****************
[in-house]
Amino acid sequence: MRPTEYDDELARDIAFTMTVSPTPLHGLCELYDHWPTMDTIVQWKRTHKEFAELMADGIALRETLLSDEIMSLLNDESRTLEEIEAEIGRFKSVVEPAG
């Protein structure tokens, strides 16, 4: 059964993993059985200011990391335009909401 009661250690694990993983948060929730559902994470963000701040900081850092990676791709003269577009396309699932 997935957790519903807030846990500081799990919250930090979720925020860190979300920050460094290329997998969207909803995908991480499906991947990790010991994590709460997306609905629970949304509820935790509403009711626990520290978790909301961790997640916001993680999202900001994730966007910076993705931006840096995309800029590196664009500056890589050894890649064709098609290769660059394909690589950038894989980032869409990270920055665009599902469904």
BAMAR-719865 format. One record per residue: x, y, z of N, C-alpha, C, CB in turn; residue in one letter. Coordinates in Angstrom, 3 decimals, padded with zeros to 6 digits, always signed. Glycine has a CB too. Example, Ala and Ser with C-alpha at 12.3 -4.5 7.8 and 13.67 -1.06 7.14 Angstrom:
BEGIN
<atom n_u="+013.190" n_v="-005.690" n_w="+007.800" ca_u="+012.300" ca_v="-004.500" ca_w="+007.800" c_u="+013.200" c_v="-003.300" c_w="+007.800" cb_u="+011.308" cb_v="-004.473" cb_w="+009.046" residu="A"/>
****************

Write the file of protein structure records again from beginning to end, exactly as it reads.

[in-house]
Amino acid sequence: MRPTEYDDELARDIAFTMTVSPTPLHGLCELYDHWPTMDTIVQWKRTHKEFAELMADGIALRETLLSDEIMSLLNDESRTLEEIEAEIGRFKSVVEPAG
């Protein structure tokens, strides 16, 4: 059964993993059985200011990391335009909401 009661250690694990993983948060929730559902994470963000701040900081850092990676791709003269577009396309699932 997935957790519903807030846990500081799990919250930090979720925020860190979300920050460094290329997998969207909803995908991480499906991947990790010991994590709460997306609905629970949304509820935790509403009711626990520290978790909301961790997640916001993680999202900001994730966007910076993705931006840096995309800029590196664009500056890589050894890649064709098609290769660059394909690589950038894989980032869409990270920055665009599902469904």
BAMAR-719865 format. One record per residue: x, y, z of N, C-alpha, C, CB in turn; residue in one letter. Coordinates in Angstrom, 3 decimals, padded with zeros to 6 digits, always signed. Glycine has a CB too. Example, Ala and Ser with C-alpha at 12.3 -4.5 7.8 and 13.67 -1.06 7.14 Angstrom:
BEGIN
<atom n_u="+013.190" n_v="-005.690" n_w="+007.800" ca_u="+012.300" ca_v="-004.500" ca_w="+007.800" c_u="+013.200" c_v="-003.300" c_w="+007.800" cb_u="+011.308" cb_v="-004.473" cb_w="+009.046" residu="A"/>